25th September, 1810 : Almaraz We marched for 12 hours and bivouacked amongst a clump of trees at the roadside. Provisions failed to arrive, and much to our surprise, Craufurd relaxed his rules and allowed us to shoot a small flock of turkeys that were found rooting around the groves. Some of the riflemen took advantage of the situation and used it as an excuse to lark about, but I was too exhausted to join their games. However, we all fell to with enthusiasm once the unfortunate fowl had been roasted. Craufurd is furious that the army’s commissaries fail to supply his men.
29th October, 1810 : As we approached Campo Maior, the baggage mules found it difficult to negotiate the steep terrain. The mules that pulled a cart containing General Craufurd’s belongings and his personal supply of wine, refused to descend a steep incline, whereupon one of my fellow riflemen jumped on the back of the lead animal and drove the beast forward. The mule and its fellows bolted down the road, throwing the rifleman clear before gathering speed and finally hurtling over a precipice. They were dashed on the rocks below.
Craufurd ordered the rifleman flogged but luckily Colonel Beckwith, Commander of the 1st Battalion, who is opposed to flogging, countermanded the order and gave a verbal admonition instead. Craufurd much resented his interference and the tension between the two officers is very apparent.
We are camped here in Campo Maior for the next two months as Wellington plans no further campaigns until December, but we are to practise our marksmanship and improve our reload time. Patterson boasted himself a fine shot but when put to the test he proved no better than the rawest recruit. Murray, on the other hand, proved an excellent marksman and was commended upon his skill. He is to take part in an inter-divisional competition which has been arranged to revive the men’s spirits. Bets are being heavily placed on the outcome but I am not tempted. I have but one shilling in my pocket and care not to wager it. We are often called upon to pay out our own coin for necessities when the supplies are not forthcoming, which is frequently the case. We regularly go hungry but at least now that we are not on the march, we are able to supply game from the surrounding area to supplement our meagre rations. Two of the officers, Smith and Kincaid, have a trio of excellent coursing dogs who supply rabbits and such for their pot.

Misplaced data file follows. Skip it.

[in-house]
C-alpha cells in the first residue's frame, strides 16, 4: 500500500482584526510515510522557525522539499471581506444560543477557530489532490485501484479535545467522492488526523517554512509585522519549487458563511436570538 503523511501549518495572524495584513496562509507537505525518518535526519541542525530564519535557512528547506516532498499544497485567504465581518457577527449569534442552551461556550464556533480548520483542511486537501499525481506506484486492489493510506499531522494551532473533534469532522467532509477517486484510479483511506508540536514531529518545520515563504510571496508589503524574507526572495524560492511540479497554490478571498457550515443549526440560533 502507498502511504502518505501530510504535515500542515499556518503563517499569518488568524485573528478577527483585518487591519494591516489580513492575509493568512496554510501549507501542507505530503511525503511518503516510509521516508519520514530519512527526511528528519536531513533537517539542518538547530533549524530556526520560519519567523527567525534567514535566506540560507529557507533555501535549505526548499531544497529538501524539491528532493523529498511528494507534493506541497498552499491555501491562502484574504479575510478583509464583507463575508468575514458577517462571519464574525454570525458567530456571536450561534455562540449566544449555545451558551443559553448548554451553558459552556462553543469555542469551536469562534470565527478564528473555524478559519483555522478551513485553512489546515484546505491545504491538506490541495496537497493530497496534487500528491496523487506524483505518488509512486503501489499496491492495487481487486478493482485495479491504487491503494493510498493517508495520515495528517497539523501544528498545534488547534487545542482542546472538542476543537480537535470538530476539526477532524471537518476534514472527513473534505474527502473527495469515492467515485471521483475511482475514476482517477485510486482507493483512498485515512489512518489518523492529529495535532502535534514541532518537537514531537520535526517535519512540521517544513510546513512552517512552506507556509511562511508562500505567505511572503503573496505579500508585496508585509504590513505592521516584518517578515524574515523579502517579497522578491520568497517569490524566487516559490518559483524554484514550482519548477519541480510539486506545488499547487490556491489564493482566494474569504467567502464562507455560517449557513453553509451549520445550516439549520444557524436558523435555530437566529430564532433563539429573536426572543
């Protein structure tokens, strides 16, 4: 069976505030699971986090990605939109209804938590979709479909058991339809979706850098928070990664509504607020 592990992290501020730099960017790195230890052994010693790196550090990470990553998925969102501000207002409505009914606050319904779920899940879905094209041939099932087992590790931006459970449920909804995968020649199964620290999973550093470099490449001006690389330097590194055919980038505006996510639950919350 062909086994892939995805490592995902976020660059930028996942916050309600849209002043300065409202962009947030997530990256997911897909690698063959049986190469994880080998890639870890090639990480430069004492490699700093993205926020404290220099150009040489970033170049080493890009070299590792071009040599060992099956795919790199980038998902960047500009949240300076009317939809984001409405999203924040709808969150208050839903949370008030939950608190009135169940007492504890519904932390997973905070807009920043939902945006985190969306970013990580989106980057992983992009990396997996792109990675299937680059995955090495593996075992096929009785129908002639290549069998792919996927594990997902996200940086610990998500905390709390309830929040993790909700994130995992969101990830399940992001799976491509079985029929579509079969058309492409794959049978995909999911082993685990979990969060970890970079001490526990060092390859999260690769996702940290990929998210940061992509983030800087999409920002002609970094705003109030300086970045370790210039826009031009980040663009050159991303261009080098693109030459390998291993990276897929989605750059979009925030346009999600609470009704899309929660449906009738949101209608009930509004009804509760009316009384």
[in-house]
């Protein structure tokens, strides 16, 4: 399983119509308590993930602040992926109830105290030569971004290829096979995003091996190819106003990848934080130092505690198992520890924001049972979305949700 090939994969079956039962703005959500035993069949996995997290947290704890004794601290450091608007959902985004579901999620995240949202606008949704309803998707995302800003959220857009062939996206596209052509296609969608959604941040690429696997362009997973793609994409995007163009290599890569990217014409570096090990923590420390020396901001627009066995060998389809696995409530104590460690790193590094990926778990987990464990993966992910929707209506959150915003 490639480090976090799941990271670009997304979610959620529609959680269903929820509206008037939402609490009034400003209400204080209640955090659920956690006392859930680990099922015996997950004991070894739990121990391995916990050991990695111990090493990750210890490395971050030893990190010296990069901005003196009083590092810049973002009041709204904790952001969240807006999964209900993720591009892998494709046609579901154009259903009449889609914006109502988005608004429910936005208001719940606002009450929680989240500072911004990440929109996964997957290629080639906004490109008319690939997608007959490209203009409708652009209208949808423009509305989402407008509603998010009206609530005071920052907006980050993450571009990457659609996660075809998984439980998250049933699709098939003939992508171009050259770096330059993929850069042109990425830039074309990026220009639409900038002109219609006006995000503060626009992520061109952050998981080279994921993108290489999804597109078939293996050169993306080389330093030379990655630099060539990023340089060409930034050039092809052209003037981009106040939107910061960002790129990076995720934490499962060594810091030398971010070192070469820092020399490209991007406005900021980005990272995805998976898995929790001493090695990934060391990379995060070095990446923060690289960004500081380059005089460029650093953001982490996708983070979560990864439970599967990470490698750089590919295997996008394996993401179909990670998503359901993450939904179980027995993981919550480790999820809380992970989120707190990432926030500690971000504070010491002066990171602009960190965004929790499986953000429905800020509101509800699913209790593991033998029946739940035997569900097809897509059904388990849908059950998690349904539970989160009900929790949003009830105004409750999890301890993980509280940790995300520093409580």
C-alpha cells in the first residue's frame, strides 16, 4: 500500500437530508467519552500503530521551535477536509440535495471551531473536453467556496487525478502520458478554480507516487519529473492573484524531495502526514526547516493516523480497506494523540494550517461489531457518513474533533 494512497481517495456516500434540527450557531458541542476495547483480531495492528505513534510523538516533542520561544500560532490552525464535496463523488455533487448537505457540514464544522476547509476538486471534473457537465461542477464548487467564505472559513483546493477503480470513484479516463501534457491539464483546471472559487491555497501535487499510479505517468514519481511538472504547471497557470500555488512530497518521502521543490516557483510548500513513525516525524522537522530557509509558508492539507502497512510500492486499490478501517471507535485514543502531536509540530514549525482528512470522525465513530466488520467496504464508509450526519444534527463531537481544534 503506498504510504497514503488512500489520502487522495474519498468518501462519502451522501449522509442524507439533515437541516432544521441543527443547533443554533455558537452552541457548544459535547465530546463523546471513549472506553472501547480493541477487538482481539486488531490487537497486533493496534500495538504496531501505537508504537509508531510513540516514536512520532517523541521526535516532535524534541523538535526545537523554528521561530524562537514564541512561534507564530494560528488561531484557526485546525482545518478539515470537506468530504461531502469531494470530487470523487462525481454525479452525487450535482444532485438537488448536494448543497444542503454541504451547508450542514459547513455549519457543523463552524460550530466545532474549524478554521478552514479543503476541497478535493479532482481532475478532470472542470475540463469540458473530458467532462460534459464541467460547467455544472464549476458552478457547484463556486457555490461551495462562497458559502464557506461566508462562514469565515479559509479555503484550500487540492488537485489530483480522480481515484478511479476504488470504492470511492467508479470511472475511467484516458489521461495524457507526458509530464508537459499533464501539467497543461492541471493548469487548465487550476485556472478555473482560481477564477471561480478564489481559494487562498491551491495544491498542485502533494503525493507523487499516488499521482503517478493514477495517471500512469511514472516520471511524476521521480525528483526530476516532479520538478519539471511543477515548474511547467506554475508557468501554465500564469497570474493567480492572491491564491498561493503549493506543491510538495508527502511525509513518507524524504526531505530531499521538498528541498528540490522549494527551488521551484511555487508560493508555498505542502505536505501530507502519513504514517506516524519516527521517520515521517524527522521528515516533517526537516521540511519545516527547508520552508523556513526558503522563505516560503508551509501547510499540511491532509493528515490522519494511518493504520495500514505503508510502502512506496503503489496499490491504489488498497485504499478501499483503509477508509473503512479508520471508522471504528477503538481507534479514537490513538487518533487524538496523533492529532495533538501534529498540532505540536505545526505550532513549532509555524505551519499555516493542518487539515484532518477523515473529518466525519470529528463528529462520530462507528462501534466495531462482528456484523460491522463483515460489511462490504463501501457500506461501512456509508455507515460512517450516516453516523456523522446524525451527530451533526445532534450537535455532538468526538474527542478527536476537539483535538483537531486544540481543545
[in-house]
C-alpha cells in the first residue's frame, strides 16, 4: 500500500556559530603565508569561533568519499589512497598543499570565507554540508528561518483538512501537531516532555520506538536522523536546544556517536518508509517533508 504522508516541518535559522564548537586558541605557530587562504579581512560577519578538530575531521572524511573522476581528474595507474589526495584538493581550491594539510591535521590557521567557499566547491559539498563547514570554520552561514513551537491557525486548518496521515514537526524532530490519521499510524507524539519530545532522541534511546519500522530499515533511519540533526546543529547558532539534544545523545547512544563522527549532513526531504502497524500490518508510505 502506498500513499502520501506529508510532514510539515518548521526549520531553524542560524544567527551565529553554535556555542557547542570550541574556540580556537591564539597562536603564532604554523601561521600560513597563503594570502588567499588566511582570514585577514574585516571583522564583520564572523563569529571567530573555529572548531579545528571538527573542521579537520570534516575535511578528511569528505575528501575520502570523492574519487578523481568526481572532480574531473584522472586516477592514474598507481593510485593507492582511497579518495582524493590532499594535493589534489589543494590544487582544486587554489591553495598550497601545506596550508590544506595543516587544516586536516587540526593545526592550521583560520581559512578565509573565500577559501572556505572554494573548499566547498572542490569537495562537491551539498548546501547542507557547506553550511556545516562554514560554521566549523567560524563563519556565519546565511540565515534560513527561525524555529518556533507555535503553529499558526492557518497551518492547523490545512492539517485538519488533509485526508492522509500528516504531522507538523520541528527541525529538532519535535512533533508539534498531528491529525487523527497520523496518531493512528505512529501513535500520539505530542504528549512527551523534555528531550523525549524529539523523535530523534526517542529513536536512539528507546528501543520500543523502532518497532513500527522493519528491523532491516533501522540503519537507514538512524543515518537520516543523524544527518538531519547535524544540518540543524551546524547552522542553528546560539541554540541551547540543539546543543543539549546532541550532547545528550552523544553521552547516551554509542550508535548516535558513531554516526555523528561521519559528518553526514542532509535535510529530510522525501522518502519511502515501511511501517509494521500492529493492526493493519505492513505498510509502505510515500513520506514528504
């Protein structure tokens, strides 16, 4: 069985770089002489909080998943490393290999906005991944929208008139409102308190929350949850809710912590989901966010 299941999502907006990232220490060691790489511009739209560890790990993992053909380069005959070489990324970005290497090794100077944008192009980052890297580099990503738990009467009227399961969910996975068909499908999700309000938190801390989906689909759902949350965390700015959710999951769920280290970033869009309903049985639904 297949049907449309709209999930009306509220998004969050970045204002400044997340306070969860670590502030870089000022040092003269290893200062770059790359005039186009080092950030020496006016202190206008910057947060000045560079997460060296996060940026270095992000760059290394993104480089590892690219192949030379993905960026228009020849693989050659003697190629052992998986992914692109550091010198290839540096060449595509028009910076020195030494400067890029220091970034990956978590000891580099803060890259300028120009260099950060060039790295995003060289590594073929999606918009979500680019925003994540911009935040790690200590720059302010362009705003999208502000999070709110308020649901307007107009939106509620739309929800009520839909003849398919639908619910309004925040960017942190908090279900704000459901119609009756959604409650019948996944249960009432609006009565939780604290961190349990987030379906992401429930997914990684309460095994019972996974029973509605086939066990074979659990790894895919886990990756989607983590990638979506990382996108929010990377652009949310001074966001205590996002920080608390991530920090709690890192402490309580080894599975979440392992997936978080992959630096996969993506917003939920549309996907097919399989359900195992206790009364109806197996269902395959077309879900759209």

Ann turned the pages, choosing to read but a selective few for, as the war intensified, the entries became less frequent and their content more disturbing.
14th April, 1812 : Badajos Yesterday, Patterson was flogged! Tied to a wheel spoke and flogged! Dear God, the men have gone mad and run amok. They loot and plunder. Wellington is incensed with the disorder and has ordered floggings and firing squads. Patterson’s was a minor crime, which at any other time would have been overlooked, but Picton ordered him flogged. When all is brought to order, we move north toward Salamanca.
She came to the final records of her son’s life.
15th June, 1815 : Brussels The officers, along with the Iron Duke himself, attend the Duchess of Richmond’s Ball and men from Gordon’s Highlanders are ordered to dance for the assembled company whilst we are left to kick our heels. Rumours abound and tension runs high.
At last, orders have arrived. Bonaparte is on the move and we are to break camp. Word has it that we are to intercept the enemy at Quatre Bra. Failing that, it is rumoured that we head toward Waterloo. The weather is foul but we are forced to march.
17th June, 1815 : Three miles north of Waterloo The rain does not stop and there is mud everywhere but we are camped on the high ground which will work well in our favour. It is rumoured that the Little Emperor’s cannons cannot find firm ground and become bogged down, which bodes well for the morrow’s encounter.
Murray gave his watch into my keeping that I might return it to his family should he not return from the fray and I have placed it, along with my own, into the hands of Payne the surgeon. He is a good and honest man who will serve us true should we fail to survive the encounter. The men are restless as is always the way before a battle and many will remain wakeful throughout the night. No matter that I am now a seasoned campaigner; I too, find it hard to reconcile my thoughts.
However, it was the final, undated entry, written in an almost illegible scrawl that always broke Ann’s heart.
A tangled wreck my body lies,
My eyes scarce able to behold the skies
I long to see.
For with war in this day and age
When bayonets gore and cannons rage,
A Shako trodden in the mud,
A A sabre covered with drying mud,
Are familiar sights.
Waterloo a victory might be,
But is this body a victory to me?
I think not!
Who will love a mutilated carcass?
Who will spare it one caress?
Not you I think!